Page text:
Yeah, I said the same parts could be swapped due to the recoup/self-trade FMV rule. Two identical parts would have the same FMV, so trading would be legal. 

To clarify how I understand this, equal FMV requires that the identical parts are also in reasonably comparable condition. While I agree that swapping a busted intake from one engine to another in the yard before hauling it out to purchase is legit, buying both engines and doing so at home would not qualify.

And to further this line of questioning, above it is implied that he's picking the best parts between the engines.  Best comparison I can come up with is I grab a 73 Cadillac 472 and a 70 Cadillac 472 from the yard.  I swap the 70 heads onto the 74 (edit 73 not awake yet) long block and I get a nice healthy 12:1 compression ratio.  So yes I paid the same for the two engines but the parts off them aren't the same.

Stampie...That's a great example!  if parts lotting an engine is allowed than your Jonny Cash Caddy engine setup would be doable?  This is the quandary I'm asking about.  I want to know so if it is not a thing, then I know!  Then we all know!

Catch22
Catch22 New Reader
11/7/20 11:44 p.m.
Stampie (FS) said:

In reply to Mr_Asa :

More important is form a gasket a liquid and therefore budget exempt?

I'd like to know this as well! as Robbie's question about threadlocker?  Luckily for my budget, I didn't use either of these!!!

gumby (Forum Supporter)
gumby (Forum Supporter) Dork
11/8/20 6:21 a.m.

As Tom stated, there is a path to accomplishing your goal by setting RRV's for each of your engine-shaped heterogeneous parts lots.

2000challenge.com/rules said:

A part’s cost may be pro-rated by weight or quantity if from a homogeneous parts lot (example: zip ties, nuts and bolts, a box of 20 identical axle shafts, etc.), or relative retail value if it was purchased as part of a heterogeneous parts lot (all-you-can-carry sales, storage unit buyouts, garage cleanouts, etc.) Relative retail value is calculated as follows:

  1. Assign and prove a fair market value to every part in the lot.
  2. Add those fair market values together to calculate the total fair market value of the lot.
  3. Express the fair market value of the part you are pro-rating as a percentage of the lot’s total fair market value.
  4. Multiply the actual price paid for the lot by that percentage in order to determine the part’s relative retail value.

I think what threw me toward thinking about FMV self-trade was the "budget neutral" language in the original question. Your parts swaps may coincidentally be budget neutral based on assigned FMV's and resulting RRV's, but that is not why they are budget swappable. They are swappable because they are individual pieces from parts lots and the budget hit for the Frankenstein motor will be the combined total of RRV's, not the LKQ price of an engine.

Catch22 said:

My maths = a parts lot breakdown of the 2 engines listed above, they both have the same number of components that make up each engine so each of those parts would receive a % of it's purchase price...correct?  If so both engines have 1 intake manifold that would be valued the same for both engines, as a % of the purchase price, since both engines were purchased at the same price.  Even though not the exact same part/part number, the A3 one makes more hp but less tq than the A1 and the reason for the desired swapping.  But in this parts lot breakdown scenario, would they not be valued exactly the same?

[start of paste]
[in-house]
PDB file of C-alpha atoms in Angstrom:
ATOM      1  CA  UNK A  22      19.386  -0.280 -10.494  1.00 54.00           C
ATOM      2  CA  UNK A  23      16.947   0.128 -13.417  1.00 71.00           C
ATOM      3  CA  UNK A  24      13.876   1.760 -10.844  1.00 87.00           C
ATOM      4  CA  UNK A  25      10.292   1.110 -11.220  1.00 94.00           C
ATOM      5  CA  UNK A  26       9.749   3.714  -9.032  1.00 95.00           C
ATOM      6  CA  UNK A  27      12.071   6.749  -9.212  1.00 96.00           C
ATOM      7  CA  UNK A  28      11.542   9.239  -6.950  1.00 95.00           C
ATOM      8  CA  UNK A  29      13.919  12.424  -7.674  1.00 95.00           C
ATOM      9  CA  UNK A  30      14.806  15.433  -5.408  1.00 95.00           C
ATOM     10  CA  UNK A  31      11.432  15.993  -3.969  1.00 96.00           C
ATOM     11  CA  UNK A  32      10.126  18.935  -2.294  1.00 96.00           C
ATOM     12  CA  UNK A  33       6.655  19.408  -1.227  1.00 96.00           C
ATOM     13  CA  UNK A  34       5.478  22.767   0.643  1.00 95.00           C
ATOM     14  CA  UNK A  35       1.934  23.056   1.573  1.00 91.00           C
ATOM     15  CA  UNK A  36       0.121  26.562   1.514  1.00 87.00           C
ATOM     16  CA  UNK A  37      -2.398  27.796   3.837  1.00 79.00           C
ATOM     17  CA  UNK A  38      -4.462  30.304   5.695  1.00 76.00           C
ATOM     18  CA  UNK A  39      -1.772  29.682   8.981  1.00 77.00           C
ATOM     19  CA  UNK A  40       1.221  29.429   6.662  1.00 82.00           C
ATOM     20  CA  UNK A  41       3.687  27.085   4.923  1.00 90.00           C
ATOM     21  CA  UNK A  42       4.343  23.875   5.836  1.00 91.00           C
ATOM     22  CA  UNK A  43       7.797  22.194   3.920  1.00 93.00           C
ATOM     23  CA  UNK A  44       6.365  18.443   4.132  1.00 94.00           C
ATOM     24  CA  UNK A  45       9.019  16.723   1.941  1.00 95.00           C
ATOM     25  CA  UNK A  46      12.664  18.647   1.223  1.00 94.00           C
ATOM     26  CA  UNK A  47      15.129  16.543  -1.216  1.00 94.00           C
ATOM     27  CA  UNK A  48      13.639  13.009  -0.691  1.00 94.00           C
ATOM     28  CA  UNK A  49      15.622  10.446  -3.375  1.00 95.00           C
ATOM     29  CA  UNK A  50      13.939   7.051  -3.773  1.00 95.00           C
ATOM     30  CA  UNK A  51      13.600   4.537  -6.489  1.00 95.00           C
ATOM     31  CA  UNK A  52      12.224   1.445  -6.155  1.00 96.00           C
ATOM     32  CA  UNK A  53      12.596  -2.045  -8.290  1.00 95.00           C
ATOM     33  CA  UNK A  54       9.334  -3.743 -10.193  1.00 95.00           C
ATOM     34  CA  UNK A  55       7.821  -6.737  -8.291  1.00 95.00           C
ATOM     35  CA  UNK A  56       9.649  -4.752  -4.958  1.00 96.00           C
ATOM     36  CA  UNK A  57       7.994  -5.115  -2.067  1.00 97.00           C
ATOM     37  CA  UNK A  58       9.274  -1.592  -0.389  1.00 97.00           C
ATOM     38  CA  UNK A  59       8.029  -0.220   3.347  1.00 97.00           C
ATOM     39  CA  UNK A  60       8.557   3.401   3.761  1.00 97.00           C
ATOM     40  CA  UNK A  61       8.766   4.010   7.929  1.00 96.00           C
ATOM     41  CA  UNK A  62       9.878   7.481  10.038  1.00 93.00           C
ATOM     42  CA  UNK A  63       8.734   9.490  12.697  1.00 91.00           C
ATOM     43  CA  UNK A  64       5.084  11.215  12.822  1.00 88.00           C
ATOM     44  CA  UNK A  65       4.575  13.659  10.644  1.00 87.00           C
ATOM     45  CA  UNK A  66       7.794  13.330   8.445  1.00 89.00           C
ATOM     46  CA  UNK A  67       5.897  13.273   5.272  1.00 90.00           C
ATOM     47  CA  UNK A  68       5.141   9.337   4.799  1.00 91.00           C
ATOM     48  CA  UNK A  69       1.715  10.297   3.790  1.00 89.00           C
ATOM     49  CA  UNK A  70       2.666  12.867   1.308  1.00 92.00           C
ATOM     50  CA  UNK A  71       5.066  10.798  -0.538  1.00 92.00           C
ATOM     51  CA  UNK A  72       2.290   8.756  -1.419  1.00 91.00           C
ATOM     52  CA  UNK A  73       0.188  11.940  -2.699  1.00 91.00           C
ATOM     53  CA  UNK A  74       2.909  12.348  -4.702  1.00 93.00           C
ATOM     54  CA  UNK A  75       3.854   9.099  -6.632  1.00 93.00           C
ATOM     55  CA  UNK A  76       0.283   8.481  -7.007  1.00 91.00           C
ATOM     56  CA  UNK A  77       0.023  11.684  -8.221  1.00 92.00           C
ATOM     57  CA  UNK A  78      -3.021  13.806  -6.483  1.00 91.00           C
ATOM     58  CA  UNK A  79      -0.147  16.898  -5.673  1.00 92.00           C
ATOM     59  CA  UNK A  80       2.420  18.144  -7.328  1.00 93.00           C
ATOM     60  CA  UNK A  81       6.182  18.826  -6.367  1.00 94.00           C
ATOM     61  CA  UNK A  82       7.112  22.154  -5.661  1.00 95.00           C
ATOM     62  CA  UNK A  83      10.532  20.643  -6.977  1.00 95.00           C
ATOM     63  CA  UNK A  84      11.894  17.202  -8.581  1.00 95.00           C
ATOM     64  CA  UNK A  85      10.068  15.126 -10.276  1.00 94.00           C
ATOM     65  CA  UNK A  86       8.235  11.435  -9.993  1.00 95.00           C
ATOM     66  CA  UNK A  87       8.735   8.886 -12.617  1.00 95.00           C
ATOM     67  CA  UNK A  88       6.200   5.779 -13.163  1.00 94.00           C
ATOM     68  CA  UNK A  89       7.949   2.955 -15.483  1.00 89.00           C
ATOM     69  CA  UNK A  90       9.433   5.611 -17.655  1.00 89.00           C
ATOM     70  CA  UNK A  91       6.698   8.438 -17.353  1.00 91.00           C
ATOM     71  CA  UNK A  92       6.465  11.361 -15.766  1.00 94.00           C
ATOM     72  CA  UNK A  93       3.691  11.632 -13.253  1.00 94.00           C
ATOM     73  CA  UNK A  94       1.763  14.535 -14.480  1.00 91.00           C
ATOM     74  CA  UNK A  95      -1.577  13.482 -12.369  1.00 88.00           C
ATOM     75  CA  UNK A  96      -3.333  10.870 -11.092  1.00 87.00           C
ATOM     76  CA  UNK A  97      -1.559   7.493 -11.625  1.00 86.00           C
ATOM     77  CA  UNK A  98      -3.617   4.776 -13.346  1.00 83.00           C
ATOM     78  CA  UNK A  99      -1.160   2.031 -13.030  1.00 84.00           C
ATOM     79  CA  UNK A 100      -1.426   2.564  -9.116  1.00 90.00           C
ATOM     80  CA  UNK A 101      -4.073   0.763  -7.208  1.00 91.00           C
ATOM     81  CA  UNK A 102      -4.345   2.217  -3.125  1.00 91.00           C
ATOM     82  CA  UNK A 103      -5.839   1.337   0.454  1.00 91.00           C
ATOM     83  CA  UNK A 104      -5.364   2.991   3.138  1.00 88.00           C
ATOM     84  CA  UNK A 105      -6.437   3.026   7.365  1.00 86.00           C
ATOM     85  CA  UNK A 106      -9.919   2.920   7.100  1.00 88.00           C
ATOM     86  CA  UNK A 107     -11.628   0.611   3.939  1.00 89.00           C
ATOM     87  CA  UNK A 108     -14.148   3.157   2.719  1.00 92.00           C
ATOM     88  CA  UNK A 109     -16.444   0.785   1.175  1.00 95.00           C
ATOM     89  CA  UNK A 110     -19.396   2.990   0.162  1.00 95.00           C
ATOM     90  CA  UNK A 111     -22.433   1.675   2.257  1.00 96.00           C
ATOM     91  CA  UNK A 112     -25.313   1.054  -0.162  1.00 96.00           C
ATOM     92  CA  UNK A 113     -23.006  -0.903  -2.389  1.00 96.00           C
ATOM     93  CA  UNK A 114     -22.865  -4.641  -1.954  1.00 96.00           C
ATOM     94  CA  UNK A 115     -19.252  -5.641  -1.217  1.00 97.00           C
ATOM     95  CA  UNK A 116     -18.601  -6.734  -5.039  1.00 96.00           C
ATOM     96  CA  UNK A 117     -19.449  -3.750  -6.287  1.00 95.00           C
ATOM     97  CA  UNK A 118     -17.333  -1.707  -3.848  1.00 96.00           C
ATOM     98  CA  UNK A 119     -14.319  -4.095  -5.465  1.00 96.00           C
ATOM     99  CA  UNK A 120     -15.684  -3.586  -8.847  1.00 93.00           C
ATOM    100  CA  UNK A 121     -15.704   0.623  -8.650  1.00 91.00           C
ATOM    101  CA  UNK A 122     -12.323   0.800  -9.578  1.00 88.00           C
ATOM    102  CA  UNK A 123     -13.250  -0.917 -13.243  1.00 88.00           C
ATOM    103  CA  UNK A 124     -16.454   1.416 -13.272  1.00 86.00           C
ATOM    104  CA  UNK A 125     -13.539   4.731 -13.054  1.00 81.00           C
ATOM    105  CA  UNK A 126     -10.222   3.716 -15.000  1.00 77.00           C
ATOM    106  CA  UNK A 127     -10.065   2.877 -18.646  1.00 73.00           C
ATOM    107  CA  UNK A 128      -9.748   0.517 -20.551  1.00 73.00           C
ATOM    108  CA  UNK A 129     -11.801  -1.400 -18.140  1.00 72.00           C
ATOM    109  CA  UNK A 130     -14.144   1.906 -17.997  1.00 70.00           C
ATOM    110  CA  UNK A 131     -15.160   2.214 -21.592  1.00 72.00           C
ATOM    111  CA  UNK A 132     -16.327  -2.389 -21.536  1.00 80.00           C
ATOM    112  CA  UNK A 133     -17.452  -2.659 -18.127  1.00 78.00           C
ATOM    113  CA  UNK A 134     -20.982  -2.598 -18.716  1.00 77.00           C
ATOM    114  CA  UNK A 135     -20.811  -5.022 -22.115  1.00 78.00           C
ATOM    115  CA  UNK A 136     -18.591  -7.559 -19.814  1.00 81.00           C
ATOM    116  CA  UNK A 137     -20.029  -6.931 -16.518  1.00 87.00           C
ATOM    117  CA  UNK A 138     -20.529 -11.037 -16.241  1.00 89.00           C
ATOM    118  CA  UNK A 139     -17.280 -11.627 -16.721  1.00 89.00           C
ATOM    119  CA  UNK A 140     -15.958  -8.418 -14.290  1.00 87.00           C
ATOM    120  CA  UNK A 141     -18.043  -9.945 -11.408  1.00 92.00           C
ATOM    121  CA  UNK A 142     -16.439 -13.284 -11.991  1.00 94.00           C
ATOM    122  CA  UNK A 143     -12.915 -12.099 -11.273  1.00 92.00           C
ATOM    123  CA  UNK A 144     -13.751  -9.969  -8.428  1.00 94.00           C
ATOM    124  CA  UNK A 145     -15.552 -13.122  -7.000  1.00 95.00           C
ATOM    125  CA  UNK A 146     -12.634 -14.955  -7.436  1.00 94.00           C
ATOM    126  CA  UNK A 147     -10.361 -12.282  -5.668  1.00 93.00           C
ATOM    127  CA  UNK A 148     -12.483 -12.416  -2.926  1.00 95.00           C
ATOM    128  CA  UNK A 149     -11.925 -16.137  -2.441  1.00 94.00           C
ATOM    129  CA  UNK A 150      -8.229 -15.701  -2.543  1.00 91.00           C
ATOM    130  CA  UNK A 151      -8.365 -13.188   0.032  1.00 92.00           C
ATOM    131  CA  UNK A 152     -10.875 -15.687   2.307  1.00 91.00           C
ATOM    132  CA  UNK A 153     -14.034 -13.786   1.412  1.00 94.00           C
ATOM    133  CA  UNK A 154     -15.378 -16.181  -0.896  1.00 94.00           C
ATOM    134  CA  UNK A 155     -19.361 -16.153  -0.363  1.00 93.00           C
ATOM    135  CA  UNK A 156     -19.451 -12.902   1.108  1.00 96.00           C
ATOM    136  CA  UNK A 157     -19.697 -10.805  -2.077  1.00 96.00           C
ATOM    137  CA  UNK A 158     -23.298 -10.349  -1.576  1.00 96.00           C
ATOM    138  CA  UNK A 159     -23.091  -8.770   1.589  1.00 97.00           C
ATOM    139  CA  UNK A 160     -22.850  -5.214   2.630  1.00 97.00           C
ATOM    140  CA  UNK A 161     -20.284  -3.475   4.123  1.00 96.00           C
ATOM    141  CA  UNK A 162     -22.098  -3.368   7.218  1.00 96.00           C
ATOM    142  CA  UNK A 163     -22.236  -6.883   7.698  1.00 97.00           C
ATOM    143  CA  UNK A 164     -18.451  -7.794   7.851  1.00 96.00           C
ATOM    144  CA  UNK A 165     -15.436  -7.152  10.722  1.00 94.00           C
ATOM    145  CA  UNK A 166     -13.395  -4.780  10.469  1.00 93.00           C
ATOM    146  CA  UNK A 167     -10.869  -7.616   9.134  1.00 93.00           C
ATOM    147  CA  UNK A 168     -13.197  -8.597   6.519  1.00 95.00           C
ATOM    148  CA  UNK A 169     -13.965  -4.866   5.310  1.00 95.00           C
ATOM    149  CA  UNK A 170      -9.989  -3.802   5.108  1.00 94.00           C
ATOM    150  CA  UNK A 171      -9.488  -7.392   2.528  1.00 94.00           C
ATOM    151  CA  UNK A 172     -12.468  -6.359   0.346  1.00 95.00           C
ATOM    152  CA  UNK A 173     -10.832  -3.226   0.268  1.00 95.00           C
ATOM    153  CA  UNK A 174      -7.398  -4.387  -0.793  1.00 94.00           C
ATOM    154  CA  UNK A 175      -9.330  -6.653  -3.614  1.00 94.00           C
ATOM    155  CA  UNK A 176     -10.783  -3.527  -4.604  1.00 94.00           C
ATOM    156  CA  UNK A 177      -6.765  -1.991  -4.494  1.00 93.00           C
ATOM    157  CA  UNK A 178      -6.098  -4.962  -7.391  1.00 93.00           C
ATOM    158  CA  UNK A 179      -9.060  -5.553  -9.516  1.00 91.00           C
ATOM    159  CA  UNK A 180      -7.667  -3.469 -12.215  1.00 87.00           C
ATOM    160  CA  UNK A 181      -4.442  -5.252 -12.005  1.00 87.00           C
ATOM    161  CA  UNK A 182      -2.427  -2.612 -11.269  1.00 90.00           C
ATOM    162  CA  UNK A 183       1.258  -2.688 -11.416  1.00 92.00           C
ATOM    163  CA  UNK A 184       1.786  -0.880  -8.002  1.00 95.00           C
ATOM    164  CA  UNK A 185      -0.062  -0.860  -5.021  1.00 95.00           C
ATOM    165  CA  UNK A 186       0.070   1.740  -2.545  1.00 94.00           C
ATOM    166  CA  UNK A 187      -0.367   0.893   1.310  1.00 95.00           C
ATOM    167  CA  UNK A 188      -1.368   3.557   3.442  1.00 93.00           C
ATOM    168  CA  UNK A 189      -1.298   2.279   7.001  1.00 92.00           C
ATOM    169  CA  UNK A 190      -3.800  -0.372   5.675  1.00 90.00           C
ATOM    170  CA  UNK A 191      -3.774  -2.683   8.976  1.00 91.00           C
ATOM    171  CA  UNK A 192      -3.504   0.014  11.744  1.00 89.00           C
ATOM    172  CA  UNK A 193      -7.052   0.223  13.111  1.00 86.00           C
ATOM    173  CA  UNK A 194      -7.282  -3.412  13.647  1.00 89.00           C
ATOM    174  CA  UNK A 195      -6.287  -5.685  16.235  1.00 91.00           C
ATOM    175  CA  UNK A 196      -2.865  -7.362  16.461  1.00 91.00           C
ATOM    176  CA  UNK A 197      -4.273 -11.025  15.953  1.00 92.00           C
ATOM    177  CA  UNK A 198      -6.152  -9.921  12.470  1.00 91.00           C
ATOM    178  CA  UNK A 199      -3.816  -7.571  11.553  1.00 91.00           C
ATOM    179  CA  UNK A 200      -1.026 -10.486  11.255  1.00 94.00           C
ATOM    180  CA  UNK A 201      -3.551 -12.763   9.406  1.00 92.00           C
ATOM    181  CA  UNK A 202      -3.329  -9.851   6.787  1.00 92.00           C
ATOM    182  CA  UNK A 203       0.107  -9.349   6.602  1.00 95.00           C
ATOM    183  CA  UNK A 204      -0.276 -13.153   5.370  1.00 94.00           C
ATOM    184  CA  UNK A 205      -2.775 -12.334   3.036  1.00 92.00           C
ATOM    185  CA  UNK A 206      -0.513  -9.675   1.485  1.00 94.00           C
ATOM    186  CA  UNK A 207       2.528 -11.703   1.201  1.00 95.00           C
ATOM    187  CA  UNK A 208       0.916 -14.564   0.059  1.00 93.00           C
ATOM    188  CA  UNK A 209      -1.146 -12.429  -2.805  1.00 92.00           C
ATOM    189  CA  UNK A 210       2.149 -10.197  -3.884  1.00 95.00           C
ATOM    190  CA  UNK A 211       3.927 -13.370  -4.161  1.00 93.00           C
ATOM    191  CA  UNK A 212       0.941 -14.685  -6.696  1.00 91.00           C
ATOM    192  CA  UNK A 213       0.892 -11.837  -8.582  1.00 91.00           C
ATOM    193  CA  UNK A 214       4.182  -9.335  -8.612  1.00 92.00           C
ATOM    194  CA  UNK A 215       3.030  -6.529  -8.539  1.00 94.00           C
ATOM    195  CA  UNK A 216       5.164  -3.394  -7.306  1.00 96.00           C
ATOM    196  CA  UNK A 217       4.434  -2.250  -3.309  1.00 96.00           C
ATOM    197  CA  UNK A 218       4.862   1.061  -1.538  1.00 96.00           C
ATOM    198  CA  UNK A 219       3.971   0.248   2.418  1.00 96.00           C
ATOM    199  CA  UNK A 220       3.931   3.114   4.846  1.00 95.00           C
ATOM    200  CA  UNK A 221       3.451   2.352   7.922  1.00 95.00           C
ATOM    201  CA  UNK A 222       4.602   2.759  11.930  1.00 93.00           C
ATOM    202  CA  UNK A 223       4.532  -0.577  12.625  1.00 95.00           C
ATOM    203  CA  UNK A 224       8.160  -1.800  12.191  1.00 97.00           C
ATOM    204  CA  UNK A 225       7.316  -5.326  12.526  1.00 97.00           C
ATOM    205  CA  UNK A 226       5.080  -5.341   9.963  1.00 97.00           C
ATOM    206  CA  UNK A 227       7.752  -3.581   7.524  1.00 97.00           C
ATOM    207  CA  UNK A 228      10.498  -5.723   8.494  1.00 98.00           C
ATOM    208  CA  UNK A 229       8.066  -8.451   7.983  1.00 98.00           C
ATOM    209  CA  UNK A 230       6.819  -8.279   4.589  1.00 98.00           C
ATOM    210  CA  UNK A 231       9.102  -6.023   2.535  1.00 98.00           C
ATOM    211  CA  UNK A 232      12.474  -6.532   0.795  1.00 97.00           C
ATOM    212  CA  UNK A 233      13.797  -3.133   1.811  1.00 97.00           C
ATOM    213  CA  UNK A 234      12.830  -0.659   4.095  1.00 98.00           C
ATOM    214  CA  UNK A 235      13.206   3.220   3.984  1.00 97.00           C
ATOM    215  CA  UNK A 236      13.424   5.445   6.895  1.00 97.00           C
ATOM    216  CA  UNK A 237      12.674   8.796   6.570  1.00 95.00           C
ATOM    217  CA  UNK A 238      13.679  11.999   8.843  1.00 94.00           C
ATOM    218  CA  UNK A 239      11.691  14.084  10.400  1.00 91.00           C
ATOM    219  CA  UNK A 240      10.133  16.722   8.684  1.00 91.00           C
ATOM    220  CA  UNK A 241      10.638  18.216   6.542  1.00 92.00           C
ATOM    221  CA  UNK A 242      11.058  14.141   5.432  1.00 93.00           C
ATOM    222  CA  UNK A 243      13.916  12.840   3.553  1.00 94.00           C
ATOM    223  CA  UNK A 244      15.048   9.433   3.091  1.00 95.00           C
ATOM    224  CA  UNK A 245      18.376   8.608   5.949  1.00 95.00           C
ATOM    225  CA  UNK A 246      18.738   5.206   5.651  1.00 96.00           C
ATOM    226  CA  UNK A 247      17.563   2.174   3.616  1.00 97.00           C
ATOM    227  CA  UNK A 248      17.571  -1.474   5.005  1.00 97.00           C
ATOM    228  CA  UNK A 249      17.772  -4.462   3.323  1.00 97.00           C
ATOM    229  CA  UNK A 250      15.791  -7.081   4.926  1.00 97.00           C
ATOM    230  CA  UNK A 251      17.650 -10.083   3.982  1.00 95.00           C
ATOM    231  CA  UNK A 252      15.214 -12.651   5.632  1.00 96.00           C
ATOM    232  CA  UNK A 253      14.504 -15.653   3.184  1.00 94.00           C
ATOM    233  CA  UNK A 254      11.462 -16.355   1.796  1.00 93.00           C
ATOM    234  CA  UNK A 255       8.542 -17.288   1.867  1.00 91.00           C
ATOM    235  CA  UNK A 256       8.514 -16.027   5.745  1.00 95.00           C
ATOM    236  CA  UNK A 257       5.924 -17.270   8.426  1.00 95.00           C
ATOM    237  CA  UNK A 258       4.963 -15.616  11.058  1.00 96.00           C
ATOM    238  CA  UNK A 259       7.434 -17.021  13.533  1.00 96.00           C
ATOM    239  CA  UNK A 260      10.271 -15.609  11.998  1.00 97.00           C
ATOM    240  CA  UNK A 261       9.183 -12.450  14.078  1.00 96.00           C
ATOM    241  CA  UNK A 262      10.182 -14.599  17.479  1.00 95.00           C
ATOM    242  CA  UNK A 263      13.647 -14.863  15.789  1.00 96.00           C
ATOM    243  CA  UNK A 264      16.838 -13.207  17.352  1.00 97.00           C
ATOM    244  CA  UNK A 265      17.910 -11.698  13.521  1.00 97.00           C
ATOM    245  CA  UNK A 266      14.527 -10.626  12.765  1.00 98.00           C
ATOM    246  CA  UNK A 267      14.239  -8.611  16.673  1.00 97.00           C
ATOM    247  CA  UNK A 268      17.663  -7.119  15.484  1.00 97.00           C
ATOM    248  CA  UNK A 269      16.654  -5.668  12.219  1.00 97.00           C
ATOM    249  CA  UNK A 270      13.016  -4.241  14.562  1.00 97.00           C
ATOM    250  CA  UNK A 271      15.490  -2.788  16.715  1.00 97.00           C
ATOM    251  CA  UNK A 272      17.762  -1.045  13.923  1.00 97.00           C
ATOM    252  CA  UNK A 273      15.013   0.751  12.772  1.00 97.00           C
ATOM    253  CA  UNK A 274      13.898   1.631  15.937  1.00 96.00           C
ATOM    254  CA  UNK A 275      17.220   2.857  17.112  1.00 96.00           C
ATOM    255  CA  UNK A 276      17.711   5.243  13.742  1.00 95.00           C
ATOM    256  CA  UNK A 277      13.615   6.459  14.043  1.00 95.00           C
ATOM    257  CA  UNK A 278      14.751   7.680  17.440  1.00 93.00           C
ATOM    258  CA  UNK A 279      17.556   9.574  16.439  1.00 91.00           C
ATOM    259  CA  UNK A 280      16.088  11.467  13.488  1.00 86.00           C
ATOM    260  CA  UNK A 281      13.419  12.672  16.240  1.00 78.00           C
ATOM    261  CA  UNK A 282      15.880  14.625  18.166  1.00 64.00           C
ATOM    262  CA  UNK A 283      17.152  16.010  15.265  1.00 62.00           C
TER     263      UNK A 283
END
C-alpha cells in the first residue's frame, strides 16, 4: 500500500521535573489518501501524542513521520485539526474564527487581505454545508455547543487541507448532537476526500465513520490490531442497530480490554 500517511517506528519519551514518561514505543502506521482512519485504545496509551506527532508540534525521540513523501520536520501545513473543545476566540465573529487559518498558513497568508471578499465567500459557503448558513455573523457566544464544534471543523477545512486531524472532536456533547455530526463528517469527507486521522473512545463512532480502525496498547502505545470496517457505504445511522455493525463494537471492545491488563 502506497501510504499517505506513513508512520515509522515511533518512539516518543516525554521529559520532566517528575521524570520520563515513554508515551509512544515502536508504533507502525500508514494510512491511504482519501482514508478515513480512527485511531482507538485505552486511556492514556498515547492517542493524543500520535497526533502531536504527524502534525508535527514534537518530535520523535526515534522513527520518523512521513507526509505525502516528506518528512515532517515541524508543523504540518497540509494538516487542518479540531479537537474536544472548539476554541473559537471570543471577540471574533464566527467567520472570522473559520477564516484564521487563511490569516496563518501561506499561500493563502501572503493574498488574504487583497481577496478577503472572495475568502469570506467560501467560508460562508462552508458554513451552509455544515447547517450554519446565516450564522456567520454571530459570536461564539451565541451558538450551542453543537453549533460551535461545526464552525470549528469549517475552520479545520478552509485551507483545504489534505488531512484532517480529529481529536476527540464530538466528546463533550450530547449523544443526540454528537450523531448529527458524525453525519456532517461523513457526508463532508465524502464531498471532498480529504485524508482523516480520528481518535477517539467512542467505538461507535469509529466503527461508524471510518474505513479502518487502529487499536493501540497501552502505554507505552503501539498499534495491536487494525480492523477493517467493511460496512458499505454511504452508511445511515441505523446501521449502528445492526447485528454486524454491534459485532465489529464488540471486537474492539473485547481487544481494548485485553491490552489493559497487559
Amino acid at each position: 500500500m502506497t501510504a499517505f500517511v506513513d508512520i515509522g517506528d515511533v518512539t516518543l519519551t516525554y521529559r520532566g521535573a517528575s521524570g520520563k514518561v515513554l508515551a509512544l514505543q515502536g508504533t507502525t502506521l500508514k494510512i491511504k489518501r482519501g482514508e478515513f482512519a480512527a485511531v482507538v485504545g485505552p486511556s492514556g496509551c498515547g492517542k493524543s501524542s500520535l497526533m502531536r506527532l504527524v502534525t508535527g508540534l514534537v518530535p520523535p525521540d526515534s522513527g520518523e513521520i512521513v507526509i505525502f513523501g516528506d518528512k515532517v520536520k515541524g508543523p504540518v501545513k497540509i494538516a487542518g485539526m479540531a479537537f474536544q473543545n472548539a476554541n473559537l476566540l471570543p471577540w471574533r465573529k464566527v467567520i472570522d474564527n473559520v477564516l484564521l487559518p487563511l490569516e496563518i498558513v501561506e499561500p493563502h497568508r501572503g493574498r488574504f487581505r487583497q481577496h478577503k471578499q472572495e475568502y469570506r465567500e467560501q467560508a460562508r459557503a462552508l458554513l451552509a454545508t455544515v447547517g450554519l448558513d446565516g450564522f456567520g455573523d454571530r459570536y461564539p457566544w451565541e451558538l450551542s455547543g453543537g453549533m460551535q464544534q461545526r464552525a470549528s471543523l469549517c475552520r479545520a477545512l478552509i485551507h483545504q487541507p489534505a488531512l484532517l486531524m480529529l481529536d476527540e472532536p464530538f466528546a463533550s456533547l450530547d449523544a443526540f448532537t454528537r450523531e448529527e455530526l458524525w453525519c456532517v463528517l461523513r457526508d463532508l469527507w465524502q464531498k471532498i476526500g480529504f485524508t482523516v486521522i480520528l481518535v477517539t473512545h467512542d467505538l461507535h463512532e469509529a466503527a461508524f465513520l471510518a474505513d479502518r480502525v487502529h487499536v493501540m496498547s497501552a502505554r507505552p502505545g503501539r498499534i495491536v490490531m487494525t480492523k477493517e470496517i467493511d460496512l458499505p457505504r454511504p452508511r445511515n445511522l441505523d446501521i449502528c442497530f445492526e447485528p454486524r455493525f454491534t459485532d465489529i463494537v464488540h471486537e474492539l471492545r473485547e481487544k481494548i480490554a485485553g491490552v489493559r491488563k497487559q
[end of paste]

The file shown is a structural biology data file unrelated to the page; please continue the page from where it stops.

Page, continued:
The two intakes in your example are the same % of the lot and purchase price, but have different FMV's because one is more desirable than the other. Based on the math in the rules, those two intakes will not have an equal RRV due to the differing FMV that should be assigned while breaking down the parts lot(step 1).

The parts from the 50% engine will have very different RRV's because the actual price paid for the lot was lower(step 4).

This route will be a ton of work, but the ingenuity is solid. Carry on!

Stampie (FS)
Stampie (FS) MegaDork
11/8/20 7:58 a.m.

In reply to Catch22 :

Honestly with the documentation requirements set above by Tom you might be better off selling the unused parts and just get a free engine through recoup. The way Tom puts it you’re going to spend more time documenting it than building it. 

AngryCorvair (Forum Supporter)
AngryCorvair (Forum Supporter) MegaDork
11/8/20 9:31 a.m.

Here's how I see it:

One of those engines you bought for the challenge car. Maybe it was the 50% off engine.

The other two are unrelated purchases, which went directly to your personal parts stash.

Then you self-traded parts of equal FMV from your challenge engine to/from your parts stash engines.

por que no?

 

Stampie (FS)
Stampie (FS) MegaDork
11/8/20 11:09 a.m.

In reply to AngryCorvair (Forum Supporter) :

Because he's already said that all 3 are related purchases.  Don't get a Angry Rule made about FMV.

captdownshift (Forum Supporter)
captdownshift (Forum Supporter) UltimaDork
11/9/20 10:52 a.m.

Honestly, mixing and matching the best bits from each version from within a family of engines to make the best one is exactly the type of thing the challenge is about. 

The answer on how to do it is to assemble a K series out of the bits you WON'T be using and sell it to a normie who just needs a replacement motor for their CR-V and doesn't care about revs, camshaft crossover or intake CFM for more than your $224 and recoup it. Heck if you're able sell the "dog" motor for $448 or higher, you could open up a fun can of worms for discussion.